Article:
I’ve made several posts in the past discussing this year’s Hugo nominations, and the efforts by the “Sad Puppies” such as Brad Torgersen (whose views I looked at here) to get nominees they considered as Stuff People Actually Want to Read, not Just Stuff That’s All PC And Has Gay or Female Protagonists. This got more complicated when Theodore Beale (the man who insists black fantasy writer NK Jemisin is a “savage” and genetically inferior, though he has conceded she’s human) became involved in the effort. For details you can read Jim Hines’ history, with lots of quotes from the Puppy activists.
So the Hugos were last weekend and the puppy-nominated candidates lost completely. The story analyzes what it all means for the future—unfortunately it probably doesn’t mean the Puppies in some form won’t try again (Beale, who loves flaunting his bigotry, will undoubtedly seize any chance to make more mayhem). The story quotes Torgersen as arguing that his issue is classism—he and Correia write blue-collar stuff rather than fiction for literati—but that’s not how most of his posts (like my link above) paint the issue.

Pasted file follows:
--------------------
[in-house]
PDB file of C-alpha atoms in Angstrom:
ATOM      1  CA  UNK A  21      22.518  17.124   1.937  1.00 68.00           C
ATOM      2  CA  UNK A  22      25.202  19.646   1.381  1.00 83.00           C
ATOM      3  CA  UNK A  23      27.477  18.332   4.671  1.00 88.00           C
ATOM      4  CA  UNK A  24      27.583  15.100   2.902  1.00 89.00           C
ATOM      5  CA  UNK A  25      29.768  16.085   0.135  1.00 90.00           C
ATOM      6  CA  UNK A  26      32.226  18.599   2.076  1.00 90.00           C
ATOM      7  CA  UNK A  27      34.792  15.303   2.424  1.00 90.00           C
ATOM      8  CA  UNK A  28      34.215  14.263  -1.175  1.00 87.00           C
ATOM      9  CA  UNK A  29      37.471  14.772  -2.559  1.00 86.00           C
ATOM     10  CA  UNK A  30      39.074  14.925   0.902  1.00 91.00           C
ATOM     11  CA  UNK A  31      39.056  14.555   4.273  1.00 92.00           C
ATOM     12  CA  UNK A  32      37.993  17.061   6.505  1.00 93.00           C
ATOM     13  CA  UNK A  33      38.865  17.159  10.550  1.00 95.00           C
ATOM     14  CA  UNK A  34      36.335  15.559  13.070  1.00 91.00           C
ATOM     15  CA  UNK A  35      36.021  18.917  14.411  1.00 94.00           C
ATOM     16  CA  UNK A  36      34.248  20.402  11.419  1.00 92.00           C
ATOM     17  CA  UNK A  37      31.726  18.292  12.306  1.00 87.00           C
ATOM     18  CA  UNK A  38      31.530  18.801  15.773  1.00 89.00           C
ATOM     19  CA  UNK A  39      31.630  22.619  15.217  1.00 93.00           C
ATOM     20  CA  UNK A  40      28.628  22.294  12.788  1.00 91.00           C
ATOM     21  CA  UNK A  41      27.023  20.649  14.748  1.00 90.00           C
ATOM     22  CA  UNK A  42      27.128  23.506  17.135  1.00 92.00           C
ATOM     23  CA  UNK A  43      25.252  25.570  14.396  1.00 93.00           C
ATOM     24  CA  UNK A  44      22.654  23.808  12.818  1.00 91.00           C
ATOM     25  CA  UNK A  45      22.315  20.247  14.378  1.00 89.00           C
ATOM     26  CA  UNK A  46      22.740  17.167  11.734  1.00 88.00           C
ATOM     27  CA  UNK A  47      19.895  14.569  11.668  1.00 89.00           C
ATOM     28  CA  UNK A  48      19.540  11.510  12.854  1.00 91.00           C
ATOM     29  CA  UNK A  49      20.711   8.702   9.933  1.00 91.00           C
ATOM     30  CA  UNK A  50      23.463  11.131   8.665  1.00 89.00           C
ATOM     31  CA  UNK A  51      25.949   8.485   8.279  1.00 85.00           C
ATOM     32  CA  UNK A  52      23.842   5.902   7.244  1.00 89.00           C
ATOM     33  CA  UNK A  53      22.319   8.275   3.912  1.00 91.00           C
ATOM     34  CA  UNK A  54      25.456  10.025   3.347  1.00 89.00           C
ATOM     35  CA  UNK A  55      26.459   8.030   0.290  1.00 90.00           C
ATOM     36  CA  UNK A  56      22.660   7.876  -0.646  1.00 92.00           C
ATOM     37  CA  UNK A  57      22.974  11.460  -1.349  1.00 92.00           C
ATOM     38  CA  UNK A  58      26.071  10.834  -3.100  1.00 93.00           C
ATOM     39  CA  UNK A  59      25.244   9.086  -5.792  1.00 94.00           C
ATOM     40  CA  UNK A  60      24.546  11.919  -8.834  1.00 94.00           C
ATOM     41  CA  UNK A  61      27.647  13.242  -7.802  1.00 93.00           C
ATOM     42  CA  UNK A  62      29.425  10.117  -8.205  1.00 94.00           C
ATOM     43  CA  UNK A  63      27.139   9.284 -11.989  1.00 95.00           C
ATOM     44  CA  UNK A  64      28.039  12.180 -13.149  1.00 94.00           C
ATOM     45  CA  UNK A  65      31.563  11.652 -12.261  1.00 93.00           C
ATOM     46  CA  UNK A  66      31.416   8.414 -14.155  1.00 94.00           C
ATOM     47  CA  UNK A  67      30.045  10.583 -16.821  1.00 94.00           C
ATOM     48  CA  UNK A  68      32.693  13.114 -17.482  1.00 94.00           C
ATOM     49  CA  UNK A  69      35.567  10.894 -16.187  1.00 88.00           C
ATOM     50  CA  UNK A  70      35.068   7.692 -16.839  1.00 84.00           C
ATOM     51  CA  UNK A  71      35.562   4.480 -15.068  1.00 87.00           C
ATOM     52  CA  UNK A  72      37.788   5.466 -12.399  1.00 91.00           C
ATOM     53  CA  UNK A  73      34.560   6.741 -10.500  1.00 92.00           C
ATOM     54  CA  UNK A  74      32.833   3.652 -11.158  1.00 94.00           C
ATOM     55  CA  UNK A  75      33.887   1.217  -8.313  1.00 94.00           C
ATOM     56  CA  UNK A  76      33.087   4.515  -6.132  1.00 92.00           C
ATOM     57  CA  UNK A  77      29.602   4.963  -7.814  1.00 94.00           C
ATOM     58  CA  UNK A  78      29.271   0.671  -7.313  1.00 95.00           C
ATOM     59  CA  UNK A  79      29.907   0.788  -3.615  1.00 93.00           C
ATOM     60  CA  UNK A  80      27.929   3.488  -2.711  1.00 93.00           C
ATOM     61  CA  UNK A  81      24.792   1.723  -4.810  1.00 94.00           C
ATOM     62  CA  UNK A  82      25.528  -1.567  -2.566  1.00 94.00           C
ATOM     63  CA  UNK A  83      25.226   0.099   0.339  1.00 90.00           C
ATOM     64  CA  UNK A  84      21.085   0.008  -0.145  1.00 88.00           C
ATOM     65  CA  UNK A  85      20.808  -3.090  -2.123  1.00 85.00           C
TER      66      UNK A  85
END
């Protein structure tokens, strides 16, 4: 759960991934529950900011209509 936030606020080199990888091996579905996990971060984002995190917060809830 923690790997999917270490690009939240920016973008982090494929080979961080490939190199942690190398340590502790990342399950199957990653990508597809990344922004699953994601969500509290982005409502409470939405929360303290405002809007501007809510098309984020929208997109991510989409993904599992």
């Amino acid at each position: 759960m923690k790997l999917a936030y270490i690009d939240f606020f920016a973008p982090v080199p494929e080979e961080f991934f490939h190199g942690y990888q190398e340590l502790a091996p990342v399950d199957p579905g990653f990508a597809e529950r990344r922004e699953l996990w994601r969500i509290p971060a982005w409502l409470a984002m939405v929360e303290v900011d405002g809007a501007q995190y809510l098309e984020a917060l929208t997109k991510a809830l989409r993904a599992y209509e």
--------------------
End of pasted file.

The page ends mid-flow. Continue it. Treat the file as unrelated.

Foz Meadows has a typically good response to the charges that “social justice warriors” are nominating books with gay/non-white/female/trans/whatever leads or authors instead of good books. The (very) condensed version of her point is that nobody who says “This book has a gay protagonist! Read it!” is saying “This book was a piece of crap but it’s got a gay guy in the lead so read it anyway.” The assumption that it’s good is built-in, much like a review saying “this legal thriller is written by someone who totally understands the law! Read it!” is saying the book is good (otherwise the review would say “The legal aspects are totally realistic but the book sucks.”).
Eric Flint has written several good posts, though he hasn’t commented on the final awards that I’ve seen. Here’s a good post, though, discussing why even a wildly popular author isn’t going to be one who appeals to most fans (because even if your book sells a million copies, that’s still a minority of the specfic reading audience). And this post (which I’ve probably linked to before) explains why Puppy claims that their nominations were about highlighting unappreciated conservative writers and fighting literary snobs don’t pass the smell test.